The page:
Shreya Vidyarthi v. Ashok Vidyarthi AIR 2016 SC 139/ MANU/SC/1465/2015

Insurance Act, 1938
S. 39: Nomination by policy holder – Rights of Nominee – Joint family property(HUF) – Insurance Amount received by nominee/wife – Such amounts constitute the entitlement of all legal heirs of deceased. [Hindu Succession Act, 1956; S.6, Specific Relief Act, 1963]

Facts: In 1937, Sri Hari Shankar Vidyarthi married Smt Savitri Vidyarthi, the mother of the respondent-plaintiff. Subsequently, in the year 1942, Hari Shankar Vidyarthi was married for the second time to Smt. Rama Vidyarthi. Out of the second marriage, two daughters, Smt. Srilekha Vidyarthi and Smt. Madhulekha Vidyarthi, defendants, were born. Shreya Vidyarthi is the adopted daughter of Srilekha Vidyarthi and also the legatee/ beneficiary of a Will left by Madhulekha Vidyarthi.

The second widow had managed the day to day affairs of the family. The second wife was a nominee of an insurance policy and was also receiving monthly maintenance from a trust, out of the funds she purchased a suit property but it was contended by the plaintiff that the suit property is a joint family property having being purchased out of joint family funds.

Issue: Whether the suit property, as described above, was purchased by sale deed dated 27.9.1961 by Rama Vidyarthi from the joint family funds or out of her own personal funds.

Held: The Hon’ble Court held that, while there can be no doubt that a Hindu widow is not a coparcener in the HUF of her husband and therefore, cannot act as karta of the HUF after the death of her husband, the two expressions i.e. karta and manager, may be understood to be not synonymous and the expression “manager” may be understood as denoting a role distinct from that of the karta. Hypothetically, in case of HUF where the male adult coparcener has died and there is no male coparcener surviving or as in the facts of the present case where the sole male heir is a minor, in such a situation obviously, the HUF does not come to an end, the mother of the male coparcener can act as the legal guardian of the minor and also look after his role as the Karta in her capacity as minor’s legal guardian. Such a view has been affirmed by the Calcutta High Court in the case of Sushila Devi Rampuria v. ITO.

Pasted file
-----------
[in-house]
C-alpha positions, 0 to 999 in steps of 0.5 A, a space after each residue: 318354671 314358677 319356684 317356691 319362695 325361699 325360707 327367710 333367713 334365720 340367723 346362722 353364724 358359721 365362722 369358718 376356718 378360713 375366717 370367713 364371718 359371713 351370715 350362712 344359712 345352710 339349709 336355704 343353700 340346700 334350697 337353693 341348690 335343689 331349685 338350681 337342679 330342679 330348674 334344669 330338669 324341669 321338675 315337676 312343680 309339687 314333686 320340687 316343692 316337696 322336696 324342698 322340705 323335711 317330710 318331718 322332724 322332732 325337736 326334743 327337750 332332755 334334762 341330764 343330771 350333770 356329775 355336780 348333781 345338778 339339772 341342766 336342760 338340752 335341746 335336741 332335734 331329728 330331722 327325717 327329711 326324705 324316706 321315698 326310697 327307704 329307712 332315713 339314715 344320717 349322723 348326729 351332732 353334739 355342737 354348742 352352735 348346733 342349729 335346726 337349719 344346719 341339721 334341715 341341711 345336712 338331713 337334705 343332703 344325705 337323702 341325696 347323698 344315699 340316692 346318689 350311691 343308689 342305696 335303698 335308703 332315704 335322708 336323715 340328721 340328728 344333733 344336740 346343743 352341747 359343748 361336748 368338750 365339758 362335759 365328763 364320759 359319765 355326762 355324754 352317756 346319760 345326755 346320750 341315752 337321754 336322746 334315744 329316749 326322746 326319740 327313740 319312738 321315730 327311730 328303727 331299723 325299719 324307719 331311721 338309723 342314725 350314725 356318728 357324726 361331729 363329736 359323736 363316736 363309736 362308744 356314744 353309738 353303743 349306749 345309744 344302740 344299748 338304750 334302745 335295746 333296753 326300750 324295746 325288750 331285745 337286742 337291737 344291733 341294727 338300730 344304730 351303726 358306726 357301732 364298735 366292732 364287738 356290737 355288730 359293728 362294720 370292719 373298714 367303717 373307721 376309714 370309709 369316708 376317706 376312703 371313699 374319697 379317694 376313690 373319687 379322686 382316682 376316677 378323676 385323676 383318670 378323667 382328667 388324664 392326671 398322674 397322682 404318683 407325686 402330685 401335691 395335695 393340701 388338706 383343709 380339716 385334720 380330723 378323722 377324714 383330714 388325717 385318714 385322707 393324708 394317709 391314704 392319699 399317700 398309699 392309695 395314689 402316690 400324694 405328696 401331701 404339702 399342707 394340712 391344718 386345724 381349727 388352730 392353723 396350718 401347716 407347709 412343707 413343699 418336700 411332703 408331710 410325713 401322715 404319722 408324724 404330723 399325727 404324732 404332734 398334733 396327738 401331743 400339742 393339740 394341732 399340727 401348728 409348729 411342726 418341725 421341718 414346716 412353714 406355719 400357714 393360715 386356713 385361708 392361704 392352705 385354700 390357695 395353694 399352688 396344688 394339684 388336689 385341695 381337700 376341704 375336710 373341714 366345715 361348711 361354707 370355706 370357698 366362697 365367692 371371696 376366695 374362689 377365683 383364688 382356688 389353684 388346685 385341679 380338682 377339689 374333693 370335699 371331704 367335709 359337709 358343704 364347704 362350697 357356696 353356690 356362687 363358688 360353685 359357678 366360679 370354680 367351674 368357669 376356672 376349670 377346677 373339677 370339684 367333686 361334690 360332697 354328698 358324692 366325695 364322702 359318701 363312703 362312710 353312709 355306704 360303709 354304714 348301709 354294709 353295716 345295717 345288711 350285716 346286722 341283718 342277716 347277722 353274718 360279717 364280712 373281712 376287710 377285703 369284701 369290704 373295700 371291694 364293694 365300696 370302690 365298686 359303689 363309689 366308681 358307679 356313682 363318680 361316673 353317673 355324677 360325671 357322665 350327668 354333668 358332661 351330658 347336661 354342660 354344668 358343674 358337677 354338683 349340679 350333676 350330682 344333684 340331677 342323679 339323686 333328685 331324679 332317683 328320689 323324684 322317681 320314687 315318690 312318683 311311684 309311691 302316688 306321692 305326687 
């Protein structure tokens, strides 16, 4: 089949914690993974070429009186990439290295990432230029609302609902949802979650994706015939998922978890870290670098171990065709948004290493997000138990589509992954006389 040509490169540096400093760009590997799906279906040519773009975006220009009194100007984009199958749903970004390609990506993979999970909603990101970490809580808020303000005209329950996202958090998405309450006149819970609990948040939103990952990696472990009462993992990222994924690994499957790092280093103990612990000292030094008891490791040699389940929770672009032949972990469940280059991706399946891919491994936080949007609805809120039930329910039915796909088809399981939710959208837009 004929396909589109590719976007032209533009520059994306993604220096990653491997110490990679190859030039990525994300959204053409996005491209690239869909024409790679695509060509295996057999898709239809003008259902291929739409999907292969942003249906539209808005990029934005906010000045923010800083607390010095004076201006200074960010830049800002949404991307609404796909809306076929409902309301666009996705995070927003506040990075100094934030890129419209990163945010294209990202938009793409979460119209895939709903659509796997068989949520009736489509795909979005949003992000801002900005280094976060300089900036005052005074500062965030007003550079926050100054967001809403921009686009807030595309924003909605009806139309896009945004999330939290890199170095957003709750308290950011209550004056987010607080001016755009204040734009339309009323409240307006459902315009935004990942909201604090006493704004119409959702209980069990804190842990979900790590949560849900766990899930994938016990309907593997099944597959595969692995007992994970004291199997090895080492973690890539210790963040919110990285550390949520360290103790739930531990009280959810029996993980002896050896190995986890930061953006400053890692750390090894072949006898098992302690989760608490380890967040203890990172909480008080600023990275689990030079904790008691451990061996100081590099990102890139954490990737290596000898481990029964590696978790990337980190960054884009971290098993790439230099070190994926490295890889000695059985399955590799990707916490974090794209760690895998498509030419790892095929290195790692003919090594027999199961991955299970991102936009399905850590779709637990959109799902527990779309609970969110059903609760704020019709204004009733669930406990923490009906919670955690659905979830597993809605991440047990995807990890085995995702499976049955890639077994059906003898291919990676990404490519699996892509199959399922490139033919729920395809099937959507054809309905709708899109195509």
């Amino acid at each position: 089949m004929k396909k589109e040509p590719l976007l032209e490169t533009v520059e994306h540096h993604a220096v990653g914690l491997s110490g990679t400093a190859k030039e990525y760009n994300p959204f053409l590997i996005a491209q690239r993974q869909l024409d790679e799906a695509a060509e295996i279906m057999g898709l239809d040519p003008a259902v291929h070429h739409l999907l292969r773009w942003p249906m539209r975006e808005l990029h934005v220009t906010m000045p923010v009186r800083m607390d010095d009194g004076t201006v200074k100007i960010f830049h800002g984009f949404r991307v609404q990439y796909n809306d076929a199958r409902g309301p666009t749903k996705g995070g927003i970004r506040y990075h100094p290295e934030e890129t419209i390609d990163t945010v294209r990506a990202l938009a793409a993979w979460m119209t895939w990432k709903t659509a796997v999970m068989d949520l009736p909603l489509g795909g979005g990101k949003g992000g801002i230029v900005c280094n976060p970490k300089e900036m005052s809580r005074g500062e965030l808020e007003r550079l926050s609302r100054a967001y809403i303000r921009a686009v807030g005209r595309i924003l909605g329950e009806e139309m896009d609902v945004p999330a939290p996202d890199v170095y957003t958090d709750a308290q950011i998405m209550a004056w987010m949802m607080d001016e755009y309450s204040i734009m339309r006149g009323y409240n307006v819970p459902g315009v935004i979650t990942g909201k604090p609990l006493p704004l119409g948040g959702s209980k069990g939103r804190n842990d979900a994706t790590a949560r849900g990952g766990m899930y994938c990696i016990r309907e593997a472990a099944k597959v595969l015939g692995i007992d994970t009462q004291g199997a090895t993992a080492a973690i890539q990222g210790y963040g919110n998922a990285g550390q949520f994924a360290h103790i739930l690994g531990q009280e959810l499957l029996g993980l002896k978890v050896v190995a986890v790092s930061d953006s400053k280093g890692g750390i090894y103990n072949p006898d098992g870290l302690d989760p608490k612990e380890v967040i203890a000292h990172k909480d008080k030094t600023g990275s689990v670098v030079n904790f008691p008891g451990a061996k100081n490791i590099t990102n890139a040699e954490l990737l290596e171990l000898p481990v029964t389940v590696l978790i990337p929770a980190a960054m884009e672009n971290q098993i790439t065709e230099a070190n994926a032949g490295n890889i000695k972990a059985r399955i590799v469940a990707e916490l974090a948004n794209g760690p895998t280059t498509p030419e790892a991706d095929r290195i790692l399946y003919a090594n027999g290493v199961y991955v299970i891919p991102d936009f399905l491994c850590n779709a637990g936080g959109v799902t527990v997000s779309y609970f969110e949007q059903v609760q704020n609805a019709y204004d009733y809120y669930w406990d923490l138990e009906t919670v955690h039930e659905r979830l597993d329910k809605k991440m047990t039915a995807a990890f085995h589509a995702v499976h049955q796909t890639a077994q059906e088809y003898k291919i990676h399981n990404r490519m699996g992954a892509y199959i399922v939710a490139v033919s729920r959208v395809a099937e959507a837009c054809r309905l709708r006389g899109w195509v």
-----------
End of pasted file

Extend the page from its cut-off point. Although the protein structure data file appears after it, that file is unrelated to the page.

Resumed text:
The materials on record indicate that the natural mother of Ashok Vidyarthi, had played a submissive role in the affairs of the joint family and the step mother had played an active and dominant role in managing the said affairs. Therefore, the same can be very well understood to be in her capacity as the guardian of the sole surviving minor male co-parcener.

In light of the above the Apex Court has observed that the High Court has rightly held that suit property was joint family property and the appeal was accordingly dismissed.

Editorial: The concept of HUF and property jointly held explained.

“All things in the universe are of divine origin and deserve to be loved; it has, however, to be borne in mind that the love of the whole includes the love of the parts.”